As I said, Lino Ventura is exceptional as Gerbier. It is a minimalist portrayal, nothing that would ever garner awards attention...but it is powerfully effective. He is ably assisted by a cast that includes Simone Signoret as Mathilde...perhaps the coolest operative of all. At the midpoint of the film, she concocts an escape plan that plays out in excruciating real time...some of the tensest moments of any film. Signoret is terrific in her role.

By the way, the final few minutes of the film, where Gerbier and HIS boss must make a terrible choice, are gripping and shocking. In a calm, measured way we are shown the brutality of being in the Resistance.

The only fault I really find with the film is that it assumes we know history. I suppose in 1969 (when the film was made), the people of France understood the Resistance and DeGaulle pretty well. But for an American viewer who was admittedly somewhat ill-informed...I would have liked a little backstory. In fact, we are barely told that we're seeing France during the time of the occupation by Germany. We must know these things already.

Also, the bonus features of this film are exceptional, even for Criterion. I did not watch them all yet, but there is great stuff on the director, the film and even on the French Resistance, including an interesting documentary made by Resistance filmmakers during the war itself. Criterion has done a splendid job of bringing the definitive version of this lesser known classic to English-speaking audiences. I heartily recommend the film and the Criterion version thereof.
Help other customers find the most helpful reviews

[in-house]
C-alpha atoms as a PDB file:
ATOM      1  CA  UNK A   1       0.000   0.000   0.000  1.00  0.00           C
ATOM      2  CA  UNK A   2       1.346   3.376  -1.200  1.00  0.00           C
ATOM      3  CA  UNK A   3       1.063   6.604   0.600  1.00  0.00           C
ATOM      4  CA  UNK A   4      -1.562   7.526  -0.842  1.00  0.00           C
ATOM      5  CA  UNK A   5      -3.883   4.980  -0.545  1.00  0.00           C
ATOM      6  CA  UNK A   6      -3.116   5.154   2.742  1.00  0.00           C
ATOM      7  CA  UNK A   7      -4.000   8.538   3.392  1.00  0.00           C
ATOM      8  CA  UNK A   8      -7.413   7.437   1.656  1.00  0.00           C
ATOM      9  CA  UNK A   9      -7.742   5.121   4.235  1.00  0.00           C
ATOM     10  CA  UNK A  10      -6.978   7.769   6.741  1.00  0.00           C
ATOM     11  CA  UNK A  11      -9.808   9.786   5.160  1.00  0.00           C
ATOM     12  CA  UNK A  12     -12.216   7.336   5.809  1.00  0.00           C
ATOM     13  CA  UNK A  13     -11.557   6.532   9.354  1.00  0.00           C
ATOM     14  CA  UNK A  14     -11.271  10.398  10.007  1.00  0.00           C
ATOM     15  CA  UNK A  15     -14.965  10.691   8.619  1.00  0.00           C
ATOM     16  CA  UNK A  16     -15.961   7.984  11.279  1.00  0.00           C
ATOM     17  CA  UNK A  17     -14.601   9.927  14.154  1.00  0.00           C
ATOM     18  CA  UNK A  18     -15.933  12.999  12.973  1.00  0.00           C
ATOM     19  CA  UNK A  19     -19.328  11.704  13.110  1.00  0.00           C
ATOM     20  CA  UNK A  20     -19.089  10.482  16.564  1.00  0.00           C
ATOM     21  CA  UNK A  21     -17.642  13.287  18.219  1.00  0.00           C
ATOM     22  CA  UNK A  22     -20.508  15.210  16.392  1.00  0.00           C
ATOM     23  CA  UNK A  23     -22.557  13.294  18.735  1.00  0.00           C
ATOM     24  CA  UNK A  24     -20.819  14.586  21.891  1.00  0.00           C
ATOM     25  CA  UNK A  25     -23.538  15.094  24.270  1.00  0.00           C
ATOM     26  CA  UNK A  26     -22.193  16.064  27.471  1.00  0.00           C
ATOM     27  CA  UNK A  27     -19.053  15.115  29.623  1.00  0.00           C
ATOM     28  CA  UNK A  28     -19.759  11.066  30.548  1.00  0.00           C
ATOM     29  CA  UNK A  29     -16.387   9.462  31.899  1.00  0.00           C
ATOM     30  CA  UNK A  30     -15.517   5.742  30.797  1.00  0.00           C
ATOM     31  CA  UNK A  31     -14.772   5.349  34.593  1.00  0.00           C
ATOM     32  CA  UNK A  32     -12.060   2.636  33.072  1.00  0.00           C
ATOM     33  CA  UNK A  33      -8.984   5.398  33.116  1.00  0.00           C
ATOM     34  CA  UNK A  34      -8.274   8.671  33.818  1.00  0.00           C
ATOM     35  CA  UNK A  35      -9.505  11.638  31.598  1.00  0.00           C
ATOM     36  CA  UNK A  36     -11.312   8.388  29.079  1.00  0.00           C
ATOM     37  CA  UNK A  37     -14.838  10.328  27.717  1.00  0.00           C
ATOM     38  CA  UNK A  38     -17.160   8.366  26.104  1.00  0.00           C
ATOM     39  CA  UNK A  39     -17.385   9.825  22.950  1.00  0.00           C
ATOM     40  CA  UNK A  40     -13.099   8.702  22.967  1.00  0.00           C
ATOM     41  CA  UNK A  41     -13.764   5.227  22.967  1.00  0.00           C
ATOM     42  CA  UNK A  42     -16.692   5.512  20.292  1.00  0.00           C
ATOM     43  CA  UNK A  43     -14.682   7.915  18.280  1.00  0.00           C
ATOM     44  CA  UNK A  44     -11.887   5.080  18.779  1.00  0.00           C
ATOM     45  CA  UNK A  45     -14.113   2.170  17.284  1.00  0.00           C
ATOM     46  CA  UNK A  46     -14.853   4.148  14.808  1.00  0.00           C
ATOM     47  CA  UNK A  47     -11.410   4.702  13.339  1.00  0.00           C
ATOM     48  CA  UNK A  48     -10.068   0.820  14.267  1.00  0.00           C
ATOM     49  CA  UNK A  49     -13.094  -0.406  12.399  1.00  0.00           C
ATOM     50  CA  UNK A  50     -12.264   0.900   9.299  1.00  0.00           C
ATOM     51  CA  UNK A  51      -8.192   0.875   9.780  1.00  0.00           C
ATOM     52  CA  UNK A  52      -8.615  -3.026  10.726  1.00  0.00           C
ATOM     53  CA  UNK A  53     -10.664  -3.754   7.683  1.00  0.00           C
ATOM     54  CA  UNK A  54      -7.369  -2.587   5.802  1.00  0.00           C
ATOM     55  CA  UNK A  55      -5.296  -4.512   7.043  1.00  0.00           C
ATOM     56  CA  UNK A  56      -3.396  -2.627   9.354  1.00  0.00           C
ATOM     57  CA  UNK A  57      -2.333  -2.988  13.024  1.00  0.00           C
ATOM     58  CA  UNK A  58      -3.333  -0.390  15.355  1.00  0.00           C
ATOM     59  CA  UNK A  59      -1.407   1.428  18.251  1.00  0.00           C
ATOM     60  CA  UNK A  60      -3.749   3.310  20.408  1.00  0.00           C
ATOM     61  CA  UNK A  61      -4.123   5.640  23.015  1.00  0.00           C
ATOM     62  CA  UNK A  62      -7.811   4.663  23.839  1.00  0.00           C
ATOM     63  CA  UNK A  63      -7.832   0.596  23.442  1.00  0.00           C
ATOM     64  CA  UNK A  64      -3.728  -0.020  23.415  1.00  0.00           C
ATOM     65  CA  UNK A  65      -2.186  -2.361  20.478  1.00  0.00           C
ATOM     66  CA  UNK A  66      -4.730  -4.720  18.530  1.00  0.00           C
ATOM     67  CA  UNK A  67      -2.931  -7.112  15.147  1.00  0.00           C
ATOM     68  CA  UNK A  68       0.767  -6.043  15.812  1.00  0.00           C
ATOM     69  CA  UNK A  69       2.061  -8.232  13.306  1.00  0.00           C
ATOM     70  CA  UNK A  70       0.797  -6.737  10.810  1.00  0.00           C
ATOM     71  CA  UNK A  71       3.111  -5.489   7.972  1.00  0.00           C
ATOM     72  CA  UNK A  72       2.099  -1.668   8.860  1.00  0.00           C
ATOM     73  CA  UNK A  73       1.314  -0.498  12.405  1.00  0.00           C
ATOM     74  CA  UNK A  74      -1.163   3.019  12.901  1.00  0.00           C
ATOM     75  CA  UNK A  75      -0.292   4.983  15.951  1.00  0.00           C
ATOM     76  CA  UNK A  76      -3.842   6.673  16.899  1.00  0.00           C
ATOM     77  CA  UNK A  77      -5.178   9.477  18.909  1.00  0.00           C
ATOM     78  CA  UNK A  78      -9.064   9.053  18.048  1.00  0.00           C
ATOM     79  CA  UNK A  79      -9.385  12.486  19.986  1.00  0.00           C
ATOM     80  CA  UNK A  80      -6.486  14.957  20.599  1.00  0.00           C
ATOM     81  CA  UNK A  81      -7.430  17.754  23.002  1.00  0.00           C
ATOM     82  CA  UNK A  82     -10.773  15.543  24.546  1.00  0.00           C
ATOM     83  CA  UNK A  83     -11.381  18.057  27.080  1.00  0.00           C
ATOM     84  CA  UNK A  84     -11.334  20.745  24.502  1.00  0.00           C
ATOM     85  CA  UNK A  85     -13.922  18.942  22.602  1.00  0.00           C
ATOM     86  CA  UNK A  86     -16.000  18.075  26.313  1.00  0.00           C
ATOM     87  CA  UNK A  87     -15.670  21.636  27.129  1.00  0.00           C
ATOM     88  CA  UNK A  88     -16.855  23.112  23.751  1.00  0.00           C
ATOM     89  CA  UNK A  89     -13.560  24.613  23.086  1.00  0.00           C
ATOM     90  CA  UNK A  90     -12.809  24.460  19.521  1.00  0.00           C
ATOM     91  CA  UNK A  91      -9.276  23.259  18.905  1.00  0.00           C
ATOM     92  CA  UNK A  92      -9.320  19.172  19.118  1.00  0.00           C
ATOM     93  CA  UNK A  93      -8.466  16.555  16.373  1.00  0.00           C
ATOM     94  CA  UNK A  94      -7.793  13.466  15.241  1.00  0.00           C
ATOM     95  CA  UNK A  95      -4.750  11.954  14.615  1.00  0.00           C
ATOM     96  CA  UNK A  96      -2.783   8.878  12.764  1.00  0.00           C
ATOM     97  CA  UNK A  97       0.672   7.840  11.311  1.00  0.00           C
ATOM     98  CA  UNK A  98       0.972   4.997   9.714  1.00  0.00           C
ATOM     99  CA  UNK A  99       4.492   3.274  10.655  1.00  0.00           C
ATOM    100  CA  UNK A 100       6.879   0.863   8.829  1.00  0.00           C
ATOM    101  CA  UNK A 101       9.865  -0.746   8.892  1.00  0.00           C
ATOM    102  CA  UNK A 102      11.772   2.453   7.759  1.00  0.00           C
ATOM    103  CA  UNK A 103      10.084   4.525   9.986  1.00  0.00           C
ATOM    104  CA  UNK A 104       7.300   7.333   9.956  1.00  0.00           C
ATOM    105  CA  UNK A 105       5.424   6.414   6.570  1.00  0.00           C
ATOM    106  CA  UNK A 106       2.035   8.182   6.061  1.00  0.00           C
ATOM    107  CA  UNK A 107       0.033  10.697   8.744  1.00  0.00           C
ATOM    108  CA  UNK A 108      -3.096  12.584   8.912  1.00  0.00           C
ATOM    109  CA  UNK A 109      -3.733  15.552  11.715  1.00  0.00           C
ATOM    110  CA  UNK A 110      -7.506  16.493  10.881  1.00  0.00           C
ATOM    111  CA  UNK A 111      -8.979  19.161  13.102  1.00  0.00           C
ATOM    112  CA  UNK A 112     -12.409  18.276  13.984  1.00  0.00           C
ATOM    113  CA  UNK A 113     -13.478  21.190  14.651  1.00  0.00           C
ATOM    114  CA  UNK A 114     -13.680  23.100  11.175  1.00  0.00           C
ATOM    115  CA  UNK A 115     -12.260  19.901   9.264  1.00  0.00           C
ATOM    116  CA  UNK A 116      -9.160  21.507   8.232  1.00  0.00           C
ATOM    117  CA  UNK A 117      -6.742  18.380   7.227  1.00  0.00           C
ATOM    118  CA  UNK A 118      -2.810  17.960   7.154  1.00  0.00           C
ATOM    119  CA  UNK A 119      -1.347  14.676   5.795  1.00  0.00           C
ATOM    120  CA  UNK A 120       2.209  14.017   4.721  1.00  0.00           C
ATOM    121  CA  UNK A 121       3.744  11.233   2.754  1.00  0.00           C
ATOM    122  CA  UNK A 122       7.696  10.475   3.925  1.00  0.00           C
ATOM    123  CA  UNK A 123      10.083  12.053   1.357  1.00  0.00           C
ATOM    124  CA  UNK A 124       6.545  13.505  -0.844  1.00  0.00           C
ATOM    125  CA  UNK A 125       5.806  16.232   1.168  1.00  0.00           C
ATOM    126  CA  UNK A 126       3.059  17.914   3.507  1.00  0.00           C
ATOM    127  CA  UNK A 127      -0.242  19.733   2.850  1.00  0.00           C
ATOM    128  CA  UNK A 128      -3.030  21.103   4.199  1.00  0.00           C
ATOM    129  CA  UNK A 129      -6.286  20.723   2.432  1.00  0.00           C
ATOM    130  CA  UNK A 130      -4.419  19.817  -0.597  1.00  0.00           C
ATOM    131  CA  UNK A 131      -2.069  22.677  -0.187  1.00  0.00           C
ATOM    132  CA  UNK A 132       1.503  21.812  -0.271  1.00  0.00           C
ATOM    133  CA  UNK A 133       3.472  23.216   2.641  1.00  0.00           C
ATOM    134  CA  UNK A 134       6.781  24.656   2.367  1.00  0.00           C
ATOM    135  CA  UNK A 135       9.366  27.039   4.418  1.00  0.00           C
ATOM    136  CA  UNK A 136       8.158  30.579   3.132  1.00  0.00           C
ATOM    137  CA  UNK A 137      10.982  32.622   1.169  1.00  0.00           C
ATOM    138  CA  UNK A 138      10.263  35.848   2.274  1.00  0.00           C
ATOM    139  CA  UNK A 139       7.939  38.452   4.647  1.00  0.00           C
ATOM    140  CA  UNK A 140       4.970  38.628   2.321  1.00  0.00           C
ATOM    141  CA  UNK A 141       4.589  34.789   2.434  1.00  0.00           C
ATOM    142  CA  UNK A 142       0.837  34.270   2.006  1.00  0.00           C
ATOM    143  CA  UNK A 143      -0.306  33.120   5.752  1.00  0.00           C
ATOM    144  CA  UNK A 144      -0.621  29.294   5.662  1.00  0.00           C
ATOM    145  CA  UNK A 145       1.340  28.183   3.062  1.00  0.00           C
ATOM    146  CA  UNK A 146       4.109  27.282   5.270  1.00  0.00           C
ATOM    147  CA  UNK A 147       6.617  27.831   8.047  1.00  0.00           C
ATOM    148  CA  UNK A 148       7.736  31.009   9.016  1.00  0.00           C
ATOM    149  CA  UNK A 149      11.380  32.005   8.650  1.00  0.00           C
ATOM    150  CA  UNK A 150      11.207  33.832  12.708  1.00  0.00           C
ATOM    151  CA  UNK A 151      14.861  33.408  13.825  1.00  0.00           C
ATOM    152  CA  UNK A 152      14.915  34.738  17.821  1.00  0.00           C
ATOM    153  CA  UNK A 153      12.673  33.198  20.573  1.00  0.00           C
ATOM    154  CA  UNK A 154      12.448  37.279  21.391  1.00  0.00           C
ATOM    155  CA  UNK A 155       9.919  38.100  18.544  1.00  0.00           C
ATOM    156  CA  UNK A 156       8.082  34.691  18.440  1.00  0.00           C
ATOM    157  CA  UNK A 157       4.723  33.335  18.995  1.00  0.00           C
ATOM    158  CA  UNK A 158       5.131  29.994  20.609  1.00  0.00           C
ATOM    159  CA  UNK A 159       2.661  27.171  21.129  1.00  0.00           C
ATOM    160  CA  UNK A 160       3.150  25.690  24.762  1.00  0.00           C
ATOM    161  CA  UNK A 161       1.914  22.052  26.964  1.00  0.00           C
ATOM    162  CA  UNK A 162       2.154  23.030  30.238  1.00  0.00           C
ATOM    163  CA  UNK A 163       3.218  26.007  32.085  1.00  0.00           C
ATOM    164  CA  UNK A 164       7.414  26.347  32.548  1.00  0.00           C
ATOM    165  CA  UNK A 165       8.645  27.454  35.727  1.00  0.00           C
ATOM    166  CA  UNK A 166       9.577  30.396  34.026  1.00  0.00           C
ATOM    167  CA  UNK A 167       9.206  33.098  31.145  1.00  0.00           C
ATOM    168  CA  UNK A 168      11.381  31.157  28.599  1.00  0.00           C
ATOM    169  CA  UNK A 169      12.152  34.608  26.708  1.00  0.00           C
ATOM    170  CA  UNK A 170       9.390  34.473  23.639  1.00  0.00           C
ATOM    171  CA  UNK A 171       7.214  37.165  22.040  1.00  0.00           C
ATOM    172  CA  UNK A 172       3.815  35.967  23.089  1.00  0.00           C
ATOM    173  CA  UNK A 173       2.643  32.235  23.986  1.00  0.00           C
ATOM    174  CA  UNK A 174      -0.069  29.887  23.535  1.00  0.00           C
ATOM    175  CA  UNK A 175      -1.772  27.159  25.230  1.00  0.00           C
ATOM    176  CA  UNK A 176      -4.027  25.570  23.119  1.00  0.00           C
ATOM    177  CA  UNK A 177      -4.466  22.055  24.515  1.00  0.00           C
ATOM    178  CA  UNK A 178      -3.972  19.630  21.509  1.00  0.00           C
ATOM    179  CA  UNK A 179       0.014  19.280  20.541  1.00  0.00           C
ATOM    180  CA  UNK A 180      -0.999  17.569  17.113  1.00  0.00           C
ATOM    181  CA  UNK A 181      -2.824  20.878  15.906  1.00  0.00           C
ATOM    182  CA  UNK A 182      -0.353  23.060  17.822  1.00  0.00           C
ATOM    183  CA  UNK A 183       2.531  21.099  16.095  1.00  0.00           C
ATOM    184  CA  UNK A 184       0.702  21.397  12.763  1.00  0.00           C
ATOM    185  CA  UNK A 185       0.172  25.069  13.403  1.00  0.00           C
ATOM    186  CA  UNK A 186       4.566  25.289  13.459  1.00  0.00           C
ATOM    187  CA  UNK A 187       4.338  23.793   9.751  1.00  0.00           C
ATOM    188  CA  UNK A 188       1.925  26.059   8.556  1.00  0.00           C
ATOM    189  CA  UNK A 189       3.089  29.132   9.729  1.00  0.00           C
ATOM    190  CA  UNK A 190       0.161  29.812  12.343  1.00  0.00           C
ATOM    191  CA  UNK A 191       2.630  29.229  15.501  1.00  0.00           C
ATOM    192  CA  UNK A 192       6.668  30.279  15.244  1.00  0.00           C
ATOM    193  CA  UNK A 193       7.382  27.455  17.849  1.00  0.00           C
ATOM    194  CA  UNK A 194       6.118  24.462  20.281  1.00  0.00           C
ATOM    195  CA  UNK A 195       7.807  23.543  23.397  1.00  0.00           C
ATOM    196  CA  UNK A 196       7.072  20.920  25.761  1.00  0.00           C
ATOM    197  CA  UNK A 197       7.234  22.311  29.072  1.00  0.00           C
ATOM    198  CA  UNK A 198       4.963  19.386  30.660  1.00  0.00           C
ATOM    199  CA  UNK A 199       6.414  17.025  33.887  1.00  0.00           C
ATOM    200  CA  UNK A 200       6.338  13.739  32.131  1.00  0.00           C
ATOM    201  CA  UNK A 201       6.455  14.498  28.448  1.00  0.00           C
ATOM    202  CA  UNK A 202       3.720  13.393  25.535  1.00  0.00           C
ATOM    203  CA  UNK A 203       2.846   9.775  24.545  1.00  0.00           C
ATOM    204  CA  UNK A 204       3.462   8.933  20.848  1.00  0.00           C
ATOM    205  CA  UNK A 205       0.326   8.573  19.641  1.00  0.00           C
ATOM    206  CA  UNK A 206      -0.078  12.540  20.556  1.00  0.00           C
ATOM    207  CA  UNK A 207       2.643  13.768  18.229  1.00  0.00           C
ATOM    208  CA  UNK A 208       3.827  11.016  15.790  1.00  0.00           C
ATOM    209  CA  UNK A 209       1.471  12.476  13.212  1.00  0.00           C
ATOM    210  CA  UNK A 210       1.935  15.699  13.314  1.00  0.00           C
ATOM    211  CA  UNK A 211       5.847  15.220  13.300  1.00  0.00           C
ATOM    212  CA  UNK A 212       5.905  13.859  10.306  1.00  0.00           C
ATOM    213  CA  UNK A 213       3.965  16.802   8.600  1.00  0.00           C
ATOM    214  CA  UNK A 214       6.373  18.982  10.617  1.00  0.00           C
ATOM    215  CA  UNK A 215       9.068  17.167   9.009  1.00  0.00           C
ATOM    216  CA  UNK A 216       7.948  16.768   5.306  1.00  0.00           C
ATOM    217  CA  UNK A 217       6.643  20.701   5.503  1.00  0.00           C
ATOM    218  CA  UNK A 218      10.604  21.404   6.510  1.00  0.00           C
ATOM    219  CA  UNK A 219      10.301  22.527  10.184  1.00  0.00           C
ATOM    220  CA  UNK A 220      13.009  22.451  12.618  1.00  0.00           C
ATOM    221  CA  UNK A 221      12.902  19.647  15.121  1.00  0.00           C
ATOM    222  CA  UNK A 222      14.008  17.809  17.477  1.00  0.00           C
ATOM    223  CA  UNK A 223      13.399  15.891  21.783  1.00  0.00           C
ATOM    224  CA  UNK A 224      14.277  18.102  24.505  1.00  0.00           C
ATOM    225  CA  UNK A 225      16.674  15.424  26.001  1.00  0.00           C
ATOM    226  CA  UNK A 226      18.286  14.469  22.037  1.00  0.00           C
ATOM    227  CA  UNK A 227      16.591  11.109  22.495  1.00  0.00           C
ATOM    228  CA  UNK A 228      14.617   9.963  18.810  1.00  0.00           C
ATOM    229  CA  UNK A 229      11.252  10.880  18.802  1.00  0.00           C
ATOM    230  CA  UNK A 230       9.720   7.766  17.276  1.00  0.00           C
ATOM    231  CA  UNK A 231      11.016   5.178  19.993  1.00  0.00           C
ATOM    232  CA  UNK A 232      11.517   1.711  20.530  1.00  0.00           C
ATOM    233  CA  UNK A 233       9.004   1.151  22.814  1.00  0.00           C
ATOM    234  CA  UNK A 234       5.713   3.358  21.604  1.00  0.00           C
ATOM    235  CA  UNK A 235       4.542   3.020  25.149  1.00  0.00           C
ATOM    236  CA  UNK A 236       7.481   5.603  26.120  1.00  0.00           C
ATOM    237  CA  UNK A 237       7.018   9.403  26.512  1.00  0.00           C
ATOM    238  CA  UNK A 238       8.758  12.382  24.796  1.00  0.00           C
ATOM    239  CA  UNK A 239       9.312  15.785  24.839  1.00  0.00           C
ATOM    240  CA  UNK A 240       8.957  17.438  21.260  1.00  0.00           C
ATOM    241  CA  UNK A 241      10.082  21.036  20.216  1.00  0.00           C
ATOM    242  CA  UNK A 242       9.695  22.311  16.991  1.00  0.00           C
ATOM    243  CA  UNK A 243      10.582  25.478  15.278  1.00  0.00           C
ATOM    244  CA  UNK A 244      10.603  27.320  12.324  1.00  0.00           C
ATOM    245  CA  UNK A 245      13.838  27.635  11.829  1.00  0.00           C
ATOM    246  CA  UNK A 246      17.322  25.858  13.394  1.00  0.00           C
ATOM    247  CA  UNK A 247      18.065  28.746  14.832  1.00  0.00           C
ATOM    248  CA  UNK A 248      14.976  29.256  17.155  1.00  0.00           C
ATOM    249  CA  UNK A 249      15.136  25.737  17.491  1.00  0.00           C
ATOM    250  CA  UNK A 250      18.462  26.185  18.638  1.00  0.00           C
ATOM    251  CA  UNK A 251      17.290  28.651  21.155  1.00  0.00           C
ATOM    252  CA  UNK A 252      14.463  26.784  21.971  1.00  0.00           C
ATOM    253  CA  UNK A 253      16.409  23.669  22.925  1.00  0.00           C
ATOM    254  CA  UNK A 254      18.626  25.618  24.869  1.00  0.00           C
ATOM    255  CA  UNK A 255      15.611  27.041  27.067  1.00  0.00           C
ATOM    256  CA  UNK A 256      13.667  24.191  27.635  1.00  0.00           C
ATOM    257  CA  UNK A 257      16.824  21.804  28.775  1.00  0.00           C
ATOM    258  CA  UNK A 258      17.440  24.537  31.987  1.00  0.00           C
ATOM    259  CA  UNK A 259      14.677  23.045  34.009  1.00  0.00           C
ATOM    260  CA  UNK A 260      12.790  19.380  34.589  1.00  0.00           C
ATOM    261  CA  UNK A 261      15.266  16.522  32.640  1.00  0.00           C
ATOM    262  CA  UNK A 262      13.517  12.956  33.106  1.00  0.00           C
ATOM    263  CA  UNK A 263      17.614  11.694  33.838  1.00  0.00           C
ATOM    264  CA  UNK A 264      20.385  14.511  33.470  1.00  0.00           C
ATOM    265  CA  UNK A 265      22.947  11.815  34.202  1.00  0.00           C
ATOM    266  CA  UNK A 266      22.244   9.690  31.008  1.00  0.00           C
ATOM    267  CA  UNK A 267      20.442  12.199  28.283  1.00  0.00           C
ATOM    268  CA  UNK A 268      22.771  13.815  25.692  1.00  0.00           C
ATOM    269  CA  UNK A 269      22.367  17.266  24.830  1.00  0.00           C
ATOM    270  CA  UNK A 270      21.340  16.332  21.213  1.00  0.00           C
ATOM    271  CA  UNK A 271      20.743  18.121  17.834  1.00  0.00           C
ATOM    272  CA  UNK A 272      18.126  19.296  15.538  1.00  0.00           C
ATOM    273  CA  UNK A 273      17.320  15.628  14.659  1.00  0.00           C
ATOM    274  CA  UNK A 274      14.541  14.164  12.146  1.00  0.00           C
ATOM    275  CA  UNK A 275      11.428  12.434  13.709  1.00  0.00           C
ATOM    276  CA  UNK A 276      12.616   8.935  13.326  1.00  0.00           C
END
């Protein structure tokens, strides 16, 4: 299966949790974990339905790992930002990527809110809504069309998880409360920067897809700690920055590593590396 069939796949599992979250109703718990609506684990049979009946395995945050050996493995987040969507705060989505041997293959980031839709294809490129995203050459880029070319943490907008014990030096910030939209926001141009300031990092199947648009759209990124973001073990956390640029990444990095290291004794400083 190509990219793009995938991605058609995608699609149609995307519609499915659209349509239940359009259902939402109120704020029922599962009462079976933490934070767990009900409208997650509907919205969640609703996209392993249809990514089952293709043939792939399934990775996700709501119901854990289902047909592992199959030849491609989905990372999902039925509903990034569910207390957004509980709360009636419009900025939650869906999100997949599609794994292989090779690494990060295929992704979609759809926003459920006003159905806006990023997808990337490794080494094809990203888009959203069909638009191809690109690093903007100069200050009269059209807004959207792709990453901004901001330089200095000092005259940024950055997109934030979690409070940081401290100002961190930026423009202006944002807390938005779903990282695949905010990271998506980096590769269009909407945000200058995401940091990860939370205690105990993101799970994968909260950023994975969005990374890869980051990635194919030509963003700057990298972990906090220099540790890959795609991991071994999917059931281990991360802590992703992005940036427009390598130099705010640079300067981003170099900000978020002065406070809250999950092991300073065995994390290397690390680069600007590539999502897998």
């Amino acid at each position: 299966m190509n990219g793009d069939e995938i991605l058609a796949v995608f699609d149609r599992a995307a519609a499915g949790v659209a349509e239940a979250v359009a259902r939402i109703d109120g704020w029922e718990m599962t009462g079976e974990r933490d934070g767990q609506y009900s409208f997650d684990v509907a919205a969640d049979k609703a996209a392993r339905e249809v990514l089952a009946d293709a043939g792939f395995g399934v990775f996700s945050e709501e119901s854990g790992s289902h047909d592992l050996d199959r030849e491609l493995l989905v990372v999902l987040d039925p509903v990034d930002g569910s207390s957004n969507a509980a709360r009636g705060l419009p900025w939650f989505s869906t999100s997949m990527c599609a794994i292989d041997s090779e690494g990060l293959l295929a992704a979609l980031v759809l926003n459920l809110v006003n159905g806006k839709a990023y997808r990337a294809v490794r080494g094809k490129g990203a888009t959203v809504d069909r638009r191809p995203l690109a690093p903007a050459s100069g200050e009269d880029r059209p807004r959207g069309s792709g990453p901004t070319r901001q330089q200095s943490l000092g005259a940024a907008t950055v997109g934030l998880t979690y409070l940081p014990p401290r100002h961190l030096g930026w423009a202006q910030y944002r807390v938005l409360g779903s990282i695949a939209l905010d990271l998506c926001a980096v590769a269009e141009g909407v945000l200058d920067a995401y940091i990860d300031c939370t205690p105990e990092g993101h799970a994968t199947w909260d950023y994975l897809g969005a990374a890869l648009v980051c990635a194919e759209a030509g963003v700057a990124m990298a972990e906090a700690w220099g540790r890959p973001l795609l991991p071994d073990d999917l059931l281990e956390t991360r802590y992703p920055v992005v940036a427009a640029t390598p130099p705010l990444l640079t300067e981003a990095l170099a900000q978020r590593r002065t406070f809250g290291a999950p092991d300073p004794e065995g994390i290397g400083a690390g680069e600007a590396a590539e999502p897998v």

Was this review helpful to you? Yes No


3 of 5 people found the following review helpful
5.0 out of 5 stars Understanding Hatred (and Blu-ray remastering), May 10, 2011
Verified Purchase(What's this?)
This review is from: Army of Shadows (The Criterion Collection) [Blu-ray] (Blu-ray)
This superb transfer by Criterion is well worth repurchasing if you own an older transfer. Seeing the quality in this Blu-ray version, I finally began to understand why I needed to spend more money to purchase another copy of this film.

Jean Paul Melville has delivered a drama that minutely dissects the human dimensions of the resistance to the Nazi oppression of the French.
This is not an action movie about handsome, perfect, heroes and heroines, but a taut thriller about flawed people who act on principle and are often in conflict with their own beliefs.

If you want to see a master of screen storytelling, then it is hard to surpass Jean Paul Melville's retelling of this tale. His style of filmmaking presents itself too infrequently, and it is a real pleasure to be able to see this film in the state it was meant to be seen in.
Help other customers find the most helpful reviews 
Was this review helpful to you? Yes No


2 of 4 people found the following review helpful
5.0 out of 5 stars Unforgettable Masterpiece, December 16, 2010
This review is from: Army of Shadows (The Criterion Collection) [Blu-ray] (Blu-ray)
I just watched this again for the second time this morning, and I echo those who have rightly called this one of cinema's all-time high water marks. There is no question that the intensity and bleak somber and introspective tone -- expressed in almost every possible way via lighting, setting, subject matter, character development, pacing, you name it -- creates a film of exquisite moral and philosophical gravity. Good god, who is still making movies like this anymore?

Anyone with any interest in high-quality filmmaking needs to know this film, you will carry with you for a very long time.
Help other customers find the most helpful reviews